Subrahmanyam Jaishankar is the Minister of Foreign Affairs of India. Earlier Dr Jaishankar was President of Global Corporate Affairs at Tata Sons Private Limited from May 2018. He was Foreign Secretary from 2015-18, Ambassador to United States from 2013-15, Ambassador to China from 2009-2013, High Commissioner to Singapore from 2007-2009 and Ambassador to the Czech Republic from 2000-2004. He has also served in other diplomatic assignments in Embassies in Moscow, Colombo, Budapest and Tokyo, as well in the Ministry of External Affairs and the President’s Secretariat.
The news that in November 2020 the Netherlands, a relatively small country of the European Union (EU), had issued its own official strategy on the Indo-Pacific region, generated much discussion around the world. The Netherlands was the third European country, after France (2018) and Germany (2020), to issue a comprehensive view of this new geography in strategic terms. These decisions underscore the increasing importance of the Indo-Pacific maritime geography over the next decades as the centre of gravity of global politics and economics.
Indian space policy is undergoing important changes. In the early decades, as a newly independent nation developing its space programme, India was very conscious of the resource constraints and therefore India’s space programme developed with a primary focus on social and economic development of its people.
The confrontation between China and India might seem to be a thing of the past. After violent border skirmishes last June resonated high and wide around the world, SARS-COV-2 and the US presidential campaign diluted most non-China-related news spreading from Asia.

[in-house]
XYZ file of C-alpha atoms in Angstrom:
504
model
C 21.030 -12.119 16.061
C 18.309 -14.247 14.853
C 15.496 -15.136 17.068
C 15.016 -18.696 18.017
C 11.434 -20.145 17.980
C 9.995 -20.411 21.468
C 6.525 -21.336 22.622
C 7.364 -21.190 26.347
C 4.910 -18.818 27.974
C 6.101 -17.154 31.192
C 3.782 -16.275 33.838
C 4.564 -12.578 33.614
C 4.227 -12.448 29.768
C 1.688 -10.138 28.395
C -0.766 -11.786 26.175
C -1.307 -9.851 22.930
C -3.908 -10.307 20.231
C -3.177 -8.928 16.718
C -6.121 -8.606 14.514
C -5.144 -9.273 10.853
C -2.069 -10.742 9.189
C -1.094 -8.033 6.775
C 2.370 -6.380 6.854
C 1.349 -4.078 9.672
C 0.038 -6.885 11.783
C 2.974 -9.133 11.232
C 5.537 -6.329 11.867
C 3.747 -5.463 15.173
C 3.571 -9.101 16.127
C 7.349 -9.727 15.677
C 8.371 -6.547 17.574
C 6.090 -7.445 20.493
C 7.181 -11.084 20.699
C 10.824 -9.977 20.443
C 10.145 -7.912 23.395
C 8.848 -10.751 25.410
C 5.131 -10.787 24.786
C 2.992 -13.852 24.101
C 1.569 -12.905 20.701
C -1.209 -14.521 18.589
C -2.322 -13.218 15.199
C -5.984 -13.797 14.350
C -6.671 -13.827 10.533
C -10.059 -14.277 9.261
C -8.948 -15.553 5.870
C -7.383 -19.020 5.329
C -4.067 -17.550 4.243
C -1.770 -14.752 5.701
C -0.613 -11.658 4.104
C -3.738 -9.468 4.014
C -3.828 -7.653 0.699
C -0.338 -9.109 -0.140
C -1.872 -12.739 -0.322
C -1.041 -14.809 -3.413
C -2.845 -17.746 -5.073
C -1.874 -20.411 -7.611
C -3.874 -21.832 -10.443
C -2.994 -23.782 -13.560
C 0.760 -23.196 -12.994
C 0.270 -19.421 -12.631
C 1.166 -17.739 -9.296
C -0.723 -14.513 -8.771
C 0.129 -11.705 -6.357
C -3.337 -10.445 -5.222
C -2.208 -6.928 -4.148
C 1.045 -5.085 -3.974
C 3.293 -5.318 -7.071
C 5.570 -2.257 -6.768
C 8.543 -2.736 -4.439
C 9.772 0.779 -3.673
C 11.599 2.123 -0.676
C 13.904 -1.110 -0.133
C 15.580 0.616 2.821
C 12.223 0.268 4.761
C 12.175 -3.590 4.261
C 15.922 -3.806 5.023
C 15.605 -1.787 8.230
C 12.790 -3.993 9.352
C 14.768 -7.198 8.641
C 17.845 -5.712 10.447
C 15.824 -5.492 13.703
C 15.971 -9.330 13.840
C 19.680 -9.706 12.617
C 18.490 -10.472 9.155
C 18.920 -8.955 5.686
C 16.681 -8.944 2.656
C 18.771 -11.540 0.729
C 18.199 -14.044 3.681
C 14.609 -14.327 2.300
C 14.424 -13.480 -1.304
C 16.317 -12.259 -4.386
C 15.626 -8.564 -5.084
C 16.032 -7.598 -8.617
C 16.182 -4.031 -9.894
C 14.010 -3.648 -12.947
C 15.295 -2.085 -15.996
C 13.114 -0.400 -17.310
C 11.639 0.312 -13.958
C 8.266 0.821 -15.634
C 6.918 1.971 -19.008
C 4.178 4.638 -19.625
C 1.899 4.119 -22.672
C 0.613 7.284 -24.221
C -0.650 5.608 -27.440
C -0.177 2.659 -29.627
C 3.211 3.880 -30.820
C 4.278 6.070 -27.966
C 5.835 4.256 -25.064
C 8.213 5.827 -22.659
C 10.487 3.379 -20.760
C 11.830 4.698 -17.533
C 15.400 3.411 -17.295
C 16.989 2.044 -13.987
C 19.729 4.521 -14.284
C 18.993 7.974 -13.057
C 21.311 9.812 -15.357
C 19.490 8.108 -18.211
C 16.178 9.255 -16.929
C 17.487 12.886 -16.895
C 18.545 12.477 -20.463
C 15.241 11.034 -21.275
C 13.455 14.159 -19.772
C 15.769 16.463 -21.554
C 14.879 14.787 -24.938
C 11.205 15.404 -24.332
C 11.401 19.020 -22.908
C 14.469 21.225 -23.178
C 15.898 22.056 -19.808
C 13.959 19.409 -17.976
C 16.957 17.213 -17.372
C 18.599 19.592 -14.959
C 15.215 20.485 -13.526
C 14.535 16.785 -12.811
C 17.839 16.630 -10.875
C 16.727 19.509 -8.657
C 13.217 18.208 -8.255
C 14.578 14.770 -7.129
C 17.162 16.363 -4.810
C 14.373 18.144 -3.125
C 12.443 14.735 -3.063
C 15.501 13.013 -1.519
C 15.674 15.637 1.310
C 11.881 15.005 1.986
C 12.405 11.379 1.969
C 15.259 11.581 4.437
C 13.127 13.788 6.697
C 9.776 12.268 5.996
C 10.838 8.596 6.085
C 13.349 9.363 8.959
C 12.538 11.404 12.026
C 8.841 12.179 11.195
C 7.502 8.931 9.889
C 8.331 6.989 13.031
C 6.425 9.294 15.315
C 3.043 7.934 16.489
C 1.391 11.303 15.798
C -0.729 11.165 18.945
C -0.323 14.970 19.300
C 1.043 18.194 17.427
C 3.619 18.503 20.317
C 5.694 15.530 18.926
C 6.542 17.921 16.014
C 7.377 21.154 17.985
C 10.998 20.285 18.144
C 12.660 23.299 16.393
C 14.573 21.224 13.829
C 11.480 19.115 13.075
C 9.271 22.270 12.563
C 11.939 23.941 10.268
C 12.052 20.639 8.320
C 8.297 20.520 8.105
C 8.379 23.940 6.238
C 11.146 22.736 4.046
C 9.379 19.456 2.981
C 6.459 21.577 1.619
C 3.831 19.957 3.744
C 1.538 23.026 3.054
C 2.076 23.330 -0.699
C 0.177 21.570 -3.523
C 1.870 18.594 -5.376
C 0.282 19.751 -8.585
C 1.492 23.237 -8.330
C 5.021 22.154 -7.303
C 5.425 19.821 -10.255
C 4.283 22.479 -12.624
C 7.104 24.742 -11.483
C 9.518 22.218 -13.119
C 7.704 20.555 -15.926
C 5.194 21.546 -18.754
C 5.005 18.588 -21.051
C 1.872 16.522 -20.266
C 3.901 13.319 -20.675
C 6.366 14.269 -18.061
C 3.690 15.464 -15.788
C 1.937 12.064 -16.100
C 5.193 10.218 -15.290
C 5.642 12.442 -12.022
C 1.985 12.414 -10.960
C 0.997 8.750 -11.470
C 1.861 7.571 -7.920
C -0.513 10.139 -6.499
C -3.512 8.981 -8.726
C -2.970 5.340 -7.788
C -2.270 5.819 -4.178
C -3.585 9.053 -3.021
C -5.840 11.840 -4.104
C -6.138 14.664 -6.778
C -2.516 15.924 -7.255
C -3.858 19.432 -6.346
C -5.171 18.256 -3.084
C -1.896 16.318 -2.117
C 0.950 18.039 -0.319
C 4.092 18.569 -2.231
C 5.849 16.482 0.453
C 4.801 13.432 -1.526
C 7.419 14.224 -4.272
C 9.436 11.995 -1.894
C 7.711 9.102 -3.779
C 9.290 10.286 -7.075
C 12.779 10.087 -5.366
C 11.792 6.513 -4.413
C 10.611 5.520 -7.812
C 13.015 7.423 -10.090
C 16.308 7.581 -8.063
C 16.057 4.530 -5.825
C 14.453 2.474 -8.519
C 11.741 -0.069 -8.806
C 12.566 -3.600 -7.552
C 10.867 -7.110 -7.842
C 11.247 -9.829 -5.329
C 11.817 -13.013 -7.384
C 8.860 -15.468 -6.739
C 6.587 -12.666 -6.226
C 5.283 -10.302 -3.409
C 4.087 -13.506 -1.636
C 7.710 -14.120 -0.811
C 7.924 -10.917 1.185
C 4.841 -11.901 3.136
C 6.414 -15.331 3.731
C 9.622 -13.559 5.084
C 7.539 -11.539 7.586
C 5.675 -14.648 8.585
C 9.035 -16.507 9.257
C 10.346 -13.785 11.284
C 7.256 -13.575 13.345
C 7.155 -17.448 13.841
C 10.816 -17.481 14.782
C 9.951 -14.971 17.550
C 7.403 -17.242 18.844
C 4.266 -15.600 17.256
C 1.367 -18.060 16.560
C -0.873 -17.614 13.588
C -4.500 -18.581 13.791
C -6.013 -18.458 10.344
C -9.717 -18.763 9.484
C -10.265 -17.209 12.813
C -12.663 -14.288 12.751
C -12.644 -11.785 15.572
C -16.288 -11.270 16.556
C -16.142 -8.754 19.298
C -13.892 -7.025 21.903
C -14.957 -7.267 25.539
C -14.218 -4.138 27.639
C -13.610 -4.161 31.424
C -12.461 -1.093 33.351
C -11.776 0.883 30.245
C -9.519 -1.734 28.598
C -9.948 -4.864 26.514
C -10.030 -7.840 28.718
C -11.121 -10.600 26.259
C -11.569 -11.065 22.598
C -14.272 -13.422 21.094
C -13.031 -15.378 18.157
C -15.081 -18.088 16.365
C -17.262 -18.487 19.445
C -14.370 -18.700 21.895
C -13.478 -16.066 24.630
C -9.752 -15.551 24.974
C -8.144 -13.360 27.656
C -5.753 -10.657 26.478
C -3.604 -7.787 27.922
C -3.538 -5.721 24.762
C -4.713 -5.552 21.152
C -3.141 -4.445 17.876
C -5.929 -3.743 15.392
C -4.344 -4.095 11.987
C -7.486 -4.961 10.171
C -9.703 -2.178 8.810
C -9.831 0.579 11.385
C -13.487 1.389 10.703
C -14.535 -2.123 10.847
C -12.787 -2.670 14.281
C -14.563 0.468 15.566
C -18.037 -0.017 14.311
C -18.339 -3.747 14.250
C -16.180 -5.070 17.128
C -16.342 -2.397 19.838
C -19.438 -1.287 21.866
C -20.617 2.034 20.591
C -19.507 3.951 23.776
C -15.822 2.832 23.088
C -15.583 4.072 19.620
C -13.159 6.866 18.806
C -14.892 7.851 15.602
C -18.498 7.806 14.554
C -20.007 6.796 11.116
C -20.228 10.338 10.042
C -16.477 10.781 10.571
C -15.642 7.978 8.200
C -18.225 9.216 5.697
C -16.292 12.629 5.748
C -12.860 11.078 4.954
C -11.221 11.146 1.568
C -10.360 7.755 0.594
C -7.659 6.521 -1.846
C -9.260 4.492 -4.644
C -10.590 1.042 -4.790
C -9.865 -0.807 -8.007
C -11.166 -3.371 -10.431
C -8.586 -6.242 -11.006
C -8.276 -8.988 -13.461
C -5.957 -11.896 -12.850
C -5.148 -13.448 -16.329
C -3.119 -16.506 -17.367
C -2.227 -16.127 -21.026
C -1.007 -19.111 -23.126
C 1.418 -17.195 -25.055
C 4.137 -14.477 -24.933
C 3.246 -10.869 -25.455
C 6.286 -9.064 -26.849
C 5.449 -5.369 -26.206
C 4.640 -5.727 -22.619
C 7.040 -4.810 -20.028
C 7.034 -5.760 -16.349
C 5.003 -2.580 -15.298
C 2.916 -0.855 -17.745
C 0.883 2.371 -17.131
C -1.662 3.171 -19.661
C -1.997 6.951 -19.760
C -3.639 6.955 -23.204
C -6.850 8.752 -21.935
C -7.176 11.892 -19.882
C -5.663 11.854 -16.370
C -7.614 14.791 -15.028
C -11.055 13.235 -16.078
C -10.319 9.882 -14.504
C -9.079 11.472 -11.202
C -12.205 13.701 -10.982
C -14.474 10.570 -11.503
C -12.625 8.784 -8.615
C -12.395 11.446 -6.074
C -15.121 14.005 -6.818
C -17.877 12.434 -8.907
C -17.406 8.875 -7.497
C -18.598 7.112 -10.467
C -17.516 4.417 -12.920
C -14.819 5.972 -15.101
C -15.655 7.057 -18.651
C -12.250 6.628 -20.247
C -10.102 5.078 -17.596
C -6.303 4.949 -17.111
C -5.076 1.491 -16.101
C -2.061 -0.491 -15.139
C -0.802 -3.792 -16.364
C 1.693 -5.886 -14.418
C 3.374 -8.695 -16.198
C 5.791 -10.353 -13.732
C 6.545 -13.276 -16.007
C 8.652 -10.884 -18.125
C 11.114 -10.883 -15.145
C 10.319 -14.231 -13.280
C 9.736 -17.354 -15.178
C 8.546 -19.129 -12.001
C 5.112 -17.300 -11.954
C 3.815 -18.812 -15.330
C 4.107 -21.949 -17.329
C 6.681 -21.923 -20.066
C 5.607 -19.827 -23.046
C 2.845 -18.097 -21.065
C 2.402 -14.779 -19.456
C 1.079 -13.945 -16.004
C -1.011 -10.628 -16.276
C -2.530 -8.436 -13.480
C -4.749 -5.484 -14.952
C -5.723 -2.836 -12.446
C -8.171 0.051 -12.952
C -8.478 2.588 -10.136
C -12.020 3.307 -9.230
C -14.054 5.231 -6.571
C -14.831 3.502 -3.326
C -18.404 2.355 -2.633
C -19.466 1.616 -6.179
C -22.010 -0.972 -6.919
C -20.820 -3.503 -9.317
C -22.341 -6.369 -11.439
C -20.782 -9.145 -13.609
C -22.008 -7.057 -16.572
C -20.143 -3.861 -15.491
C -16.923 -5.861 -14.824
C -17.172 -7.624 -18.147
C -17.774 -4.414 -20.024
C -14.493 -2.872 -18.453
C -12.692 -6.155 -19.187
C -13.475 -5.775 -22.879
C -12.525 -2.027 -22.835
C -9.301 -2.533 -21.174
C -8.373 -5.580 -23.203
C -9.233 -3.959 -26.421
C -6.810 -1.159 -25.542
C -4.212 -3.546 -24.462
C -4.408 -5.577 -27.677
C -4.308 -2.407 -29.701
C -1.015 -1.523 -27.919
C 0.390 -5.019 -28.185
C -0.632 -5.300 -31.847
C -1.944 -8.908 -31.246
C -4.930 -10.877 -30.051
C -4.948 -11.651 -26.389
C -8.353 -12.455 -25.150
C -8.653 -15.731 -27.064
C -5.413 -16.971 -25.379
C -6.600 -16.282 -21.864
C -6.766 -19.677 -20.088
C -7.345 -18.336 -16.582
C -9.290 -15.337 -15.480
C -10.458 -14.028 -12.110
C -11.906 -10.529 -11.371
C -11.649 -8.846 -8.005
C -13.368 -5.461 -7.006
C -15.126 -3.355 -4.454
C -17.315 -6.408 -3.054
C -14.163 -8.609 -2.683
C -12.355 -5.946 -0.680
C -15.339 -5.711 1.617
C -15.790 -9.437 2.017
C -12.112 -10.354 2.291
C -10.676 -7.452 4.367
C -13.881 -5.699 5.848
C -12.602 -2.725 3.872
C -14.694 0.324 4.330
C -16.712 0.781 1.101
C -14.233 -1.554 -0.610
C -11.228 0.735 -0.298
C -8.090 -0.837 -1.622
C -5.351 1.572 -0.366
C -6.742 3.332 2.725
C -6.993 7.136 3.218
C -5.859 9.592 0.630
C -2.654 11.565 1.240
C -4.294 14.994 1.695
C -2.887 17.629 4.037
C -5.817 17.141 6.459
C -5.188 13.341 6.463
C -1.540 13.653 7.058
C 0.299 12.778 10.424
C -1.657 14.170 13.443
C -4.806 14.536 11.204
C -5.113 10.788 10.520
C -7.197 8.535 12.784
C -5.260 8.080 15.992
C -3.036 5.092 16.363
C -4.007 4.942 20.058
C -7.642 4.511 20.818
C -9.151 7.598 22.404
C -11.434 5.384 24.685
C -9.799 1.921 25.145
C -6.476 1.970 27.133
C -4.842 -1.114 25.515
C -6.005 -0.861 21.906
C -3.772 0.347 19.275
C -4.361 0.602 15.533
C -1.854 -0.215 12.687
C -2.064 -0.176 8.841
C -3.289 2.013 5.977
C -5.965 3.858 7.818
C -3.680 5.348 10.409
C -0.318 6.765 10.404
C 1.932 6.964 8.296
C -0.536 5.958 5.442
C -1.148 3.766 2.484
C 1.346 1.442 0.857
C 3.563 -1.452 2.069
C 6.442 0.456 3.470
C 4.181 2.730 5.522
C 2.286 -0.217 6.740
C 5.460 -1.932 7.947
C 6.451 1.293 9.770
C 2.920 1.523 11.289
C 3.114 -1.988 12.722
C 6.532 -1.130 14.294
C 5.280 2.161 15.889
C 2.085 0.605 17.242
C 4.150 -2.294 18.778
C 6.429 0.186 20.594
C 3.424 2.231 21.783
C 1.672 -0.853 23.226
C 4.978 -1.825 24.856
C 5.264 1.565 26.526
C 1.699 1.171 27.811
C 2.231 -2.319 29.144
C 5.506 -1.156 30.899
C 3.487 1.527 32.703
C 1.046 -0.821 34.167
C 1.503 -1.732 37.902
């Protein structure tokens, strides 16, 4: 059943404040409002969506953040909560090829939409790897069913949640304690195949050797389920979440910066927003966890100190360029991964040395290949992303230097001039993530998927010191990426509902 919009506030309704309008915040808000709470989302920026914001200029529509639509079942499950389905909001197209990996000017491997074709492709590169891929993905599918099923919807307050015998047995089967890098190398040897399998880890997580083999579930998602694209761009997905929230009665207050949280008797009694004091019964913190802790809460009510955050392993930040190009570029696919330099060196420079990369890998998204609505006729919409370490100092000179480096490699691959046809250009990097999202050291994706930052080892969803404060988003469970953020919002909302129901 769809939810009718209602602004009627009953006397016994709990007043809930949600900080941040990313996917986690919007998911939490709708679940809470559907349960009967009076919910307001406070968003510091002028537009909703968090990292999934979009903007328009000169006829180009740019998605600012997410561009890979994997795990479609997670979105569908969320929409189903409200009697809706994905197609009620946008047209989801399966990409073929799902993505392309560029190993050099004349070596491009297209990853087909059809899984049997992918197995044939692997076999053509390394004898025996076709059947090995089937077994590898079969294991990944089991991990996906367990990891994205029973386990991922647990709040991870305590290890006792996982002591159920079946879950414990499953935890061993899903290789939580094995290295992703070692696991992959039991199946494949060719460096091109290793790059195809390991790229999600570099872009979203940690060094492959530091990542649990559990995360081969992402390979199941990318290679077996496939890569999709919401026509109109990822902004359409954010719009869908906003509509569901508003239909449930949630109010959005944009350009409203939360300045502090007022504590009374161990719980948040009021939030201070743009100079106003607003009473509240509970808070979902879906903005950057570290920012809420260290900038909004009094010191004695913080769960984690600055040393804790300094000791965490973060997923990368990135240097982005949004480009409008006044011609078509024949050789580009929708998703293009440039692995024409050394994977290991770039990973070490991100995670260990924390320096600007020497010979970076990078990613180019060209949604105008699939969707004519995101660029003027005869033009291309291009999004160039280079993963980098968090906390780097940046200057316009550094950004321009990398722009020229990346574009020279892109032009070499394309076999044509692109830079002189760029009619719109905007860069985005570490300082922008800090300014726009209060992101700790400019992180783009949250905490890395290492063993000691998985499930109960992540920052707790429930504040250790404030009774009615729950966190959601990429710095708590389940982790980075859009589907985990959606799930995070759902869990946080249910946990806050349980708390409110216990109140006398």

Since early May, amidst the pandemic, thousands of Indian and Chinese troops have been locked in a bitter confrontation, lined up on positions opposite each other’s, in the rugged Himalayan heights of the Ladakh region.
Relations among South Asian countries after 1947 can be characterized as oscillating between Indian attempts to gain greater influence and counter-efforts by its neighbours to resist them. One of their successful counter-strategies has been to play the “China card” vis-à-vis India long before the Belt and Road initiative (BRI) was established.
Despite the unresolved territorial dispute and emerging challenges between the two Asian powers, Sino-Indian economic ties have witnessed significant expansion over the three decades since Indian Prime Minister Rajiv Gandhi’s historic visit to China in 1988.
Although the foreign policies of major powers do not change dramatically with changes in government, India’s foreign policy vision has been evolving rapidly since the Modi government came to power in May 2014. This evolution is only natural for a nation that is rising in the global power hierarchy. External Affairs Minister S.
The clash between China and India along the disputed border in the harsh Himalayan terrain of Galwan Valley on 15 June was the most violent encounter in decades. The high-altitude melee is part of an old dispute between the two nuclear powers over their Himalayan borders, of which there is no mutual recognition. The two governments have different and conflicting ideas about the location of their ‘historic’ borders as well as of the Line of Actual Control, namely a demarcation line created after the 1962 war to supposedly ease tensions.
After violent border clashes between Chinese and Indian troops resonated high and wide around the world last June, the second wave of the Covid-19 pandemic and the US presidential campaign diluted most non-China-related news spreading from Asia. Nonetheless, the situation on the Himalayan border and tensions between the two Asian powers are still far from resolved.